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Newspaper Page Text
it is too. soft; and ladylike a form, of
exercise for a-prizc fighter. But be
lieve me, if they, think it's soft and
sissified.let. 'em try it.
"In playing tennis aboxer gets
everything.. It, keys- iip his mind as
well as his body. It makes the brain,
tfor good footwork, and the wind is
well developed. " -
"It aids the punch. Before I took
up tennis I was considered a light
hitter. Making strokes has strength
ened my wrist and forearm and added
materially to my punching power. In'
my recent fight with Petroskey I
nearly knocked the ex-sailor out.
"That should be sufficient recom
'mendation for tennis as a means of
training for a fight."
Whether you agree with Jimmy's
'ideas or not, it must be admitted that
Jie'has come to the front with a re
markable rush lately. He gives the
tcredit to tennis, and he should know.
or. mary-s ot tvansion won me
title in the "National Catholic'Base
ball-Xeague by defeating Paulists 6 to
.4. Ochsner heldthe Paulists to three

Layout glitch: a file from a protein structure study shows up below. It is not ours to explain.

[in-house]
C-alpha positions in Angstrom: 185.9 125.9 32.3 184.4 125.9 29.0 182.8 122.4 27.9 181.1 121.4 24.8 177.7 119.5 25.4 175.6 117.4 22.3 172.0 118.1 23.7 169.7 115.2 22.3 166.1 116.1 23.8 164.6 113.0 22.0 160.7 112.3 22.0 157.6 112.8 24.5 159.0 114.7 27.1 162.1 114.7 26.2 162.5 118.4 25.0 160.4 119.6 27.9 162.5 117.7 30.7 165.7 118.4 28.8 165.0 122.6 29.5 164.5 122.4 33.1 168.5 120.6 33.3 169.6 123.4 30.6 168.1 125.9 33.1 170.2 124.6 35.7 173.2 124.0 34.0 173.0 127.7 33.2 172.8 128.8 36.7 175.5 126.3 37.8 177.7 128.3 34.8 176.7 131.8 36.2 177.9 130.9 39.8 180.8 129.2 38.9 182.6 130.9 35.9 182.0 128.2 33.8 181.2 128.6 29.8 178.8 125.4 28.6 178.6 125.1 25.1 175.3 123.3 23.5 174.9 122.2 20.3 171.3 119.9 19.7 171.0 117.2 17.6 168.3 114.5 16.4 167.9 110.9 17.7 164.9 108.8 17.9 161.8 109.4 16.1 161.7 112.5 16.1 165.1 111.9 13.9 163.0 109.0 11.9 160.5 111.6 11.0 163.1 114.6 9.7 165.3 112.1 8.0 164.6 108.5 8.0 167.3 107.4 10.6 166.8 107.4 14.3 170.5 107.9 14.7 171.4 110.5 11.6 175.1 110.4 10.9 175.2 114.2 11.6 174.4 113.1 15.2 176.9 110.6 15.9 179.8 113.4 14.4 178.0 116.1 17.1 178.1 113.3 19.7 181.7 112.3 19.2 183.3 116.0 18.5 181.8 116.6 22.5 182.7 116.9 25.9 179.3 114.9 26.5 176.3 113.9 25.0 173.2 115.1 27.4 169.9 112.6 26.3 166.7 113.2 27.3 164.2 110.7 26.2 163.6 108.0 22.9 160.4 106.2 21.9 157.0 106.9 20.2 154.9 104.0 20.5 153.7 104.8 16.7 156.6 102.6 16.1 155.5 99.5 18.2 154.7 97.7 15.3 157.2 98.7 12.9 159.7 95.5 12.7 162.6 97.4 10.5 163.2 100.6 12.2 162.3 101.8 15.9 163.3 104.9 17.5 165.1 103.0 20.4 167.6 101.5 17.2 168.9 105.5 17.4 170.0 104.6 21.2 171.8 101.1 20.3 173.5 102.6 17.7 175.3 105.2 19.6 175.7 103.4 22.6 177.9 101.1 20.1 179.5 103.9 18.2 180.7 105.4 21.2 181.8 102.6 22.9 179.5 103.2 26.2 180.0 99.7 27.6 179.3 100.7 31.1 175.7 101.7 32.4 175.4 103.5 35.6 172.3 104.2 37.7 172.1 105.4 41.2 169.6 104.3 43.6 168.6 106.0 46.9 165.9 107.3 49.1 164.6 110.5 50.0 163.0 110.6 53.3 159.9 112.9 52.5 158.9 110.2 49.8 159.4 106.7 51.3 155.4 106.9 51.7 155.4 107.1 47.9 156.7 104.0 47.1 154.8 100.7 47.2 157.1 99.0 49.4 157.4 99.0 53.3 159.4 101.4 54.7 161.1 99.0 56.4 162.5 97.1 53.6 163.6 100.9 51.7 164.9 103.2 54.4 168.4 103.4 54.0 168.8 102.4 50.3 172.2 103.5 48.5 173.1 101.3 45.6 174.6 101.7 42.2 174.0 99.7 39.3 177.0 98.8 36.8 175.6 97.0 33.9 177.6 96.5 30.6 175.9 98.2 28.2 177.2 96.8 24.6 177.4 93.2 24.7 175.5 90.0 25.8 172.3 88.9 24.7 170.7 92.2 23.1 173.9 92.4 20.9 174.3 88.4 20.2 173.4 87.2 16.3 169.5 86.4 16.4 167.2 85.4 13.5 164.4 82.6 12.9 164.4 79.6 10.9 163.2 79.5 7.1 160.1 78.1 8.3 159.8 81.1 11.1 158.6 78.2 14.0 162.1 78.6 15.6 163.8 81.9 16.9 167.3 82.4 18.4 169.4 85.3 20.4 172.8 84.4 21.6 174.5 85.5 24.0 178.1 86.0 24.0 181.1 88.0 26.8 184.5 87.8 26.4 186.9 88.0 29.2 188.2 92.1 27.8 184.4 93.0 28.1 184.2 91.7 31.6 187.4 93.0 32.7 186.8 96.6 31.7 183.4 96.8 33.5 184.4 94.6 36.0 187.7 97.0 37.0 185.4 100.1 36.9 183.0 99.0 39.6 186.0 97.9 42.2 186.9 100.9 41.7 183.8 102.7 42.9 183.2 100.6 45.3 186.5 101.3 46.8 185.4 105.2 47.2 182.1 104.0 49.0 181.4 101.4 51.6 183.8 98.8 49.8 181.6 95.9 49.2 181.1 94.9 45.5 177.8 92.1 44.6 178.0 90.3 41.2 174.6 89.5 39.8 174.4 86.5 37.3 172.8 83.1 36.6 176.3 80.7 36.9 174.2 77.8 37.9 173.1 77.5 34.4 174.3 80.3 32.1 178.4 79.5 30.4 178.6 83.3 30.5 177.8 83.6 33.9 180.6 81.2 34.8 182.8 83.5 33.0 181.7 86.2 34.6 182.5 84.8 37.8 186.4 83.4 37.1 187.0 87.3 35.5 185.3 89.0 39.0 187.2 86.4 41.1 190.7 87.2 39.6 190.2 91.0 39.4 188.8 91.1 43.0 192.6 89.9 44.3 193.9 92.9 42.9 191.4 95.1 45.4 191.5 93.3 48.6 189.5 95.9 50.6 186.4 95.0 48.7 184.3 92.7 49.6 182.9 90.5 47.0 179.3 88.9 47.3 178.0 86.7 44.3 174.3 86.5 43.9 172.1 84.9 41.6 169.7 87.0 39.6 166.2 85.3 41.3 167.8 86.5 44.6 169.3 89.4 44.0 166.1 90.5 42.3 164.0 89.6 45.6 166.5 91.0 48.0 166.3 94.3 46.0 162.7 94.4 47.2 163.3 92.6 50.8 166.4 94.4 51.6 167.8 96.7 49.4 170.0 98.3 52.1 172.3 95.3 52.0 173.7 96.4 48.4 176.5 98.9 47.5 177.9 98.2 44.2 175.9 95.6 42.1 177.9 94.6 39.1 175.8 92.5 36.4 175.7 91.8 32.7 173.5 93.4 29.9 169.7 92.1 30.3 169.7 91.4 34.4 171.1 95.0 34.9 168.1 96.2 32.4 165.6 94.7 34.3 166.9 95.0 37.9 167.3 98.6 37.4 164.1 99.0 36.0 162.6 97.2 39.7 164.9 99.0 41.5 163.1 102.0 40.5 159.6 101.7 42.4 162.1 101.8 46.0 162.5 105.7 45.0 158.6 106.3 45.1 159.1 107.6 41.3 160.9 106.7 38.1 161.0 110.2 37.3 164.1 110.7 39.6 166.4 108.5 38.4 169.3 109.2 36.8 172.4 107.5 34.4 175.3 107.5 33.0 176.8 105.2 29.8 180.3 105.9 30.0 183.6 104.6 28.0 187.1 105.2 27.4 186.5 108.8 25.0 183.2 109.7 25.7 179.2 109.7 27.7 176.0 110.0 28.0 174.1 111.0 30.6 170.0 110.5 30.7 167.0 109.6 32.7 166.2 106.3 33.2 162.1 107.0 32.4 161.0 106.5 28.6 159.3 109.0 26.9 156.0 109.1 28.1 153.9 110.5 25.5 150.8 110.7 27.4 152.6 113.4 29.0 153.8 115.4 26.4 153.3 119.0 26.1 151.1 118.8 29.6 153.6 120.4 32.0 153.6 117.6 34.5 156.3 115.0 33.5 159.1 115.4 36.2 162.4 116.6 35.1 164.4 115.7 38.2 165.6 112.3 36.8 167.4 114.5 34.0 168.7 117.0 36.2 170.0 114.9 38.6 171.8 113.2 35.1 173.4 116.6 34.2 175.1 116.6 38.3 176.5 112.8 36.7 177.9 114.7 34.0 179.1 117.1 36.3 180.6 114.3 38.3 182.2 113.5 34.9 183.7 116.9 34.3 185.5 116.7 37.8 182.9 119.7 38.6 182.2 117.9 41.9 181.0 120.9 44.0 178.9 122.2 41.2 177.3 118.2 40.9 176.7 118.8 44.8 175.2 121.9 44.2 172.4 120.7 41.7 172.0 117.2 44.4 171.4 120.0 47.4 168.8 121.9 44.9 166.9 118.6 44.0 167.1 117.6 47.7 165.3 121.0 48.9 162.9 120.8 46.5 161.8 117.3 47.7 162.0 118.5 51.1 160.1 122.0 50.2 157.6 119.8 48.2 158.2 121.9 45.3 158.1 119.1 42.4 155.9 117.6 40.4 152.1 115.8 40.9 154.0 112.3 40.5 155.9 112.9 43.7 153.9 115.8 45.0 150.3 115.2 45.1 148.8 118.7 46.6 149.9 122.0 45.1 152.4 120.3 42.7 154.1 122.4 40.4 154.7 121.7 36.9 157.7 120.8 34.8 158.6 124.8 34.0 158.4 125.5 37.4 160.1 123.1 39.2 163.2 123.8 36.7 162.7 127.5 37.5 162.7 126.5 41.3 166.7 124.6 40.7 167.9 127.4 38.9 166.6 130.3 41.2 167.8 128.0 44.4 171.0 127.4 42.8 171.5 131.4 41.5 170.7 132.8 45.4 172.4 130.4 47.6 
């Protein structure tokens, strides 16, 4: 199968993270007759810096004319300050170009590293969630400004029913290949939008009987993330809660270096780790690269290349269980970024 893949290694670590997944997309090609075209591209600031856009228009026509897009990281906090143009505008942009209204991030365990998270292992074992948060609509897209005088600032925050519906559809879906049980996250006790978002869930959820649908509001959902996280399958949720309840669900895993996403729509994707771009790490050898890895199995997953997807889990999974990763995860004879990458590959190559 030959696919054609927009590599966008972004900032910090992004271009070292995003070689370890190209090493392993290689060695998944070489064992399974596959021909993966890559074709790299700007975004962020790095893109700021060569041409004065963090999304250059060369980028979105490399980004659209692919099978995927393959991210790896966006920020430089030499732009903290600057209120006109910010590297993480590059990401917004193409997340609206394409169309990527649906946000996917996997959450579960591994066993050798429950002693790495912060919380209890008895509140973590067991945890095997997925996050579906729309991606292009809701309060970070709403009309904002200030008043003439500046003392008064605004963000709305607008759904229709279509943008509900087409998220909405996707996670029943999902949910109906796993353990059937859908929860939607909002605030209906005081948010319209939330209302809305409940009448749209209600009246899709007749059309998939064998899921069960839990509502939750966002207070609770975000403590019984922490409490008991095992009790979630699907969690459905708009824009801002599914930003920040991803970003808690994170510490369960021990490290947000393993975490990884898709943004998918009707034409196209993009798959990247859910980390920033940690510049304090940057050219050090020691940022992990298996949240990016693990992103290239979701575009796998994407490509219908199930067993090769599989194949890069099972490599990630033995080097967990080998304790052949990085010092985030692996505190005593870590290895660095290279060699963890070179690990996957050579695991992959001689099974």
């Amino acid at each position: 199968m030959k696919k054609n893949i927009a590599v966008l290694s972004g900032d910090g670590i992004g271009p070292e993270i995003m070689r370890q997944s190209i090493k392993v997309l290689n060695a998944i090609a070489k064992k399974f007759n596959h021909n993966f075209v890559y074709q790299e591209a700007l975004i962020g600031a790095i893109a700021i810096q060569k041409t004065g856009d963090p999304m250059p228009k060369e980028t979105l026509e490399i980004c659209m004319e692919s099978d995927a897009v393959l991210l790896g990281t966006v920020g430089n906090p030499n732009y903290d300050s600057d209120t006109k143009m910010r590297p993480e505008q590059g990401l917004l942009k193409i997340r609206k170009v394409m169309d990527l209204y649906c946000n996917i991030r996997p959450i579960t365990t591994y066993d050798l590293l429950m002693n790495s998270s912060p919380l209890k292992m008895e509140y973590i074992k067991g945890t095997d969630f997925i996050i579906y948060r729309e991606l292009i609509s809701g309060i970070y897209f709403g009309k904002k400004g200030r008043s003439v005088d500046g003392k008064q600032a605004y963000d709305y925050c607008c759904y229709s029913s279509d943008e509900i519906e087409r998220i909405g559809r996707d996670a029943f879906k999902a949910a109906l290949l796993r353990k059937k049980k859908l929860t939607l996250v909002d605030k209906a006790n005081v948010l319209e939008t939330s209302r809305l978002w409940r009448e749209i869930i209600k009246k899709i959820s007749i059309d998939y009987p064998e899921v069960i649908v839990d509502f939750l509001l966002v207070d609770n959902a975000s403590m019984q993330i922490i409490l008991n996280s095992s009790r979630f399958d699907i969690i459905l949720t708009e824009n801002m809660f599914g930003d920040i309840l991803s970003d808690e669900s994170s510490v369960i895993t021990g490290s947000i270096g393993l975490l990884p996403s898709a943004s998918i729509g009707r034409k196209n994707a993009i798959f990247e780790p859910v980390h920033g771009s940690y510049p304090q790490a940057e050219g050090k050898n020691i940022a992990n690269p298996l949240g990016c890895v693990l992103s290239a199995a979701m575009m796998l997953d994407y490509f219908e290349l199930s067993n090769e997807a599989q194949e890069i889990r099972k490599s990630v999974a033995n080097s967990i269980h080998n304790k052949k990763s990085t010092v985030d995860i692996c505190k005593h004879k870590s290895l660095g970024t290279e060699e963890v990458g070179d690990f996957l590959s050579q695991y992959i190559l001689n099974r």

hits and fanned 15 men. D'evine
struck out 13 suburbanites, but was
found for 11 .hits.
George Huff, director of athletics
at University of Illinois, is out with
a statement that rough work is too
JIMMY CLABBY, j
eye, hand and,,foojt true, and. "brings
heart-and.lungsjrftb full'play "
"Every rauscJejnrthb,o,dy. is'.exer
cised, but not hardened.- 'They' be
come free and elasticwith plenty of
power, rthe y.e is, 'trued', 'far better
than by.hag p.unchifrglthe Jegs. are,
given ia'springr and "'stride, that make
frequent among . Western football ,
teams, and that the game is in dan
ger of abolishment if the rowdy tac
tics are. riot stopped.
. Two causes are responsible, he de
clares, The first, and principal one,
is that some, coaches teach their men?
to "rough" opponents with the idea..